Claremont, Calif. (August 22, 2017)—The Howard Hughes Medical Institute (HHMI) has selected Pitzer College alumnus Alfredo “Freddy” Valencia ’14 as one of its 39 new Gilliam fellows. HHMI awards Gilliam Fellowships to “exceptional doctoral students who have the potential to be leaders in their fields and the desire to advance diversity and inclusion in the sciences.” Valencia, who graduated from Pitzer with honors in biochemistry, is pursuing his PhD in chemical biology at Harvard University.
“The Gilliam fellows are outstanding students who have the potential to be real leaders in science,” said David Asai, senior director for science education at HHMI.
Gilliam fellows receive an annual award of $46,000, which includes a stipend, a training allowance and an institutional allowance, for up to three years. Their thesis advisers also participate in a year of mentoring development activities, including an in-person workshop at HHMI headquarters in Chevy Chase, Maryland.
At Harvard, Valencia’s research has focused on the biochemical and epigenetic underpinnings of highly aggressive cancers. He is a predoctoral fellow in the Kadoch Laboratory, which is dedicated to creating innovative ways to target human cancers and is run by Cigall Kadoch, a professor at both the Dana-Farber Cancer Institute and Harvard Medical School. As Valencia’s thesis adviser, Kadoch will also serve as Valencia’s Gilliam fellowship mentor.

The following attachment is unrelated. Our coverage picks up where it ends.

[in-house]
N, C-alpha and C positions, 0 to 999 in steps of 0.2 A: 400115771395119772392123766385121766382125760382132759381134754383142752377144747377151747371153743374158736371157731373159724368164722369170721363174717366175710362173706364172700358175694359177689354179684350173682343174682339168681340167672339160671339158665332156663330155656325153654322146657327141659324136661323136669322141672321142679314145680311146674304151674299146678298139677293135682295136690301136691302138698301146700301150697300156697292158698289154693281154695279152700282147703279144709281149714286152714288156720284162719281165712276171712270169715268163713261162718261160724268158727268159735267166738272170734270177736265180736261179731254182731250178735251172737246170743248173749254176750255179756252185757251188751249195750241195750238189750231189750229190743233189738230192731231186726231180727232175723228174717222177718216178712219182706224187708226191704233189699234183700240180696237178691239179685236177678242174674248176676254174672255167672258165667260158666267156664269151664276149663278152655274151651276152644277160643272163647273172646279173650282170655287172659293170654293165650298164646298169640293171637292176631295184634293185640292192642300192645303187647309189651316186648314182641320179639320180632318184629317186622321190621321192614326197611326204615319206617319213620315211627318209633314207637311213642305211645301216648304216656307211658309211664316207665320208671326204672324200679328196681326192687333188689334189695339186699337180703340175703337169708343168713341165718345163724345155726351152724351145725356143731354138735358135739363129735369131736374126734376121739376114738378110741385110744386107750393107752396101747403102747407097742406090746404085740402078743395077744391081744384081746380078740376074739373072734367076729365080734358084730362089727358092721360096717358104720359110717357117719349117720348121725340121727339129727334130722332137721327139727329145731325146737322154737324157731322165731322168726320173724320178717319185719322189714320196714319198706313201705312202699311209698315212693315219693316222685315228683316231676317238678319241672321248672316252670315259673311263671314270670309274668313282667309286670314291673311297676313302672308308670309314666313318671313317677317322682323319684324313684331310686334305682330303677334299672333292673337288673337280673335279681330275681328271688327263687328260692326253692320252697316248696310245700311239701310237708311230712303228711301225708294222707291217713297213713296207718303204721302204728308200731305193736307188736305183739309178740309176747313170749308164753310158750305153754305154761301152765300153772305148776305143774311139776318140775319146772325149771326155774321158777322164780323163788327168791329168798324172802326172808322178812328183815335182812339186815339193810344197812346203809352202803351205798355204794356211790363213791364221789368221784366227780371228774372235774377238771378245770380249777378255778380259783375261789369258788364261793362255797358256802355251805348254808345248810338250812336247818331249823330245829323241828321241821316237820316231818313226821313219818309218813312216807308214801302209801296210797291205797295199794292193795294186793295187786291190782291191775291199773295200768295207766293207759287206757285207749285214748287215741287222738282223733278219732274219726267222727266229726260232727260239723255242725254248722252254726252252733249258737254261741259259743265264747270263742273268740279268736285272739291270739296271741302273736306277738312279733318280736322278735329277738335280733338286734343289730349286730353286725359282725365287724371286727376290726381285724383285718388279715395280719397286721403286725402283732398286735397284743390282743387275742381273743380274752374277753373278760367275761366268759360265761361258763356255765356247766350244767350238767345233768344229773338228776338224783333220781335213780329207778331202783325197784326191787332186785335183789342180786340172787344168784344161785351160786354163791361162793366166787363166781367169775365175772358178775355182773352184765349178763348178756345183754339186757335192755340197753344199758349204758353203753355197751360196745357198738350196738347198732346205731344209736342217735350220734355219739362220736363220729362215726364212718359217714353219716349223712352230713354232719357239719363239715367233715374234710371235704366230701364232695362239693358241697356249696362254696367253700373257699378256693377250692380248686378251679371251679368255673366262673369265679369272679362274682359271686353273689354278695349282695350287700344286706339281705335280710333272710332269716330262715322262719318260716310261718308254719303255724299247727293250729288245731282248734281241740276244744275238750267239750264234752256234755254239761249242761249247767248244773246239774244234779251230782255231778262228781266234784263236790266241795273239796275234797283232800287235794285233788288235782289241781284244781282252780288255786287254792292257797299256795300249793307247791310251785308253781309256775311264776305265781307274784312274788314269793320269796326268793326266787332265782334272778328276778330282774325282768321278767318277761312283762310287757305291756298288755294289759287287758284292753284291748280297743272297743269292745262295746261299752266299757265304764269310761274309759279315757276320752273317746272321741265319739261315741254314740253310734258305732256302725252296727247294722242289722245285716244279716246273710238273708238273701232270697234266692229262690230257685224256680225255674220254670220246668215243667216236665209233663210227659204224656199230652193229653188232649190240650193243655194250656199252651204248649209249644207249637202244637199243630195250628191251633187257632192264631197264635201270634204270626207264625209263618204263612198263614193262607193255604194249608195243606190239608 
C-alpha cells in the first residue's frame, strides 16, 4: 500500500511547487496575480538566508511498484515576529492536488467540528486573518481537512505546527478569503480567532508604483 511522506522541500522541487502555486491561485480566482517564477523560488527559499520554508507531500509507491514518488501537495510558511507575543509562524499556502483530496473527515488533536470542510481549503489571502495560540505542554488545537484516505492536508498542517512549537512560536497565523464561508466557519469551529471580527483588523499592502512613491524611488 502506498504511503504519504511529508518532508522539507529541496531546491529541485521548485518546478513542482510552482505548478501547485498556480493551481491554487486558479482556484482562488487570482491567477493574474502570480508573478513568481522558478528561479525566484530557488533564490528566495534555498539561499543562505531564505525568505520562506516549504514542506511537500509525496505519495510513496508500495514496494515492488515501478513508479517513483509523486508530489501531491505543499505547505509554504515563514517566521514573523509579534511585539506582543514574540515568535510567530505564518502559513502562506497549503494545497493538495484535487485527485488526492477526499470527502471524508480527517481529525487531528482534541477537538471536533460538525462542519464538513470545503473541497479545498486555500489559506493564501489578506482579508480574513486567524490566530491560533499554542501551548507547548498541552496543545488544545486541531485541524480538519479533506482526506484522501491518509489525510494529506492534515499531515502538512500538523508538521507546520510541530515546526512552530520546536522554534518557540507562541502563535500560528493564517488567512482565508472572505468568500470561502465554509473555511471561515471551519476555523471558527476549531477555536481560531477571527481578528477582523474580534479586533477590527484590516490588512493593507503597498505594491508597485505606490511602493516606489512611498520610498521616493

Valencia said the mentors he’s encountered throughout his academic career have shaped his professional goals.
“I am aspiring to become an academic research professor in an effort to emulate my excellent mentors and to serve as a role model and agent of change for underrepresented students in science and higher education,” Valencia said.
During the 2016-17 academic year, Valencia also received a 2017 Ford Foundation Predoctoral Fellowship and a National Institutes of Health Ruth L. Kirschstein National Research Service Award to support his graduate studies.
At Pitzer, Valencia was a McNair Scholar as well as a teacher’s assistant and a research assistant in the lab of Aaron Leconte, assistant professor of chemistry at the W.M. Keck Science Department of Pitzer, Scripps and Claremont McKenna colleges. He also volunteered with Tutors for a Cause and served as a mentor during the inaugural year of the Keck Department’s Summer Science Immersion Program.
The Howard Hughes Medical Institute is a science philanthropy whose mission is to advance biomedical research and science education for the benefit of humanity. In fiscal year 2016, HHMI provided $663 million in U.S. biomedical research and $86 million in grants and other support for science education.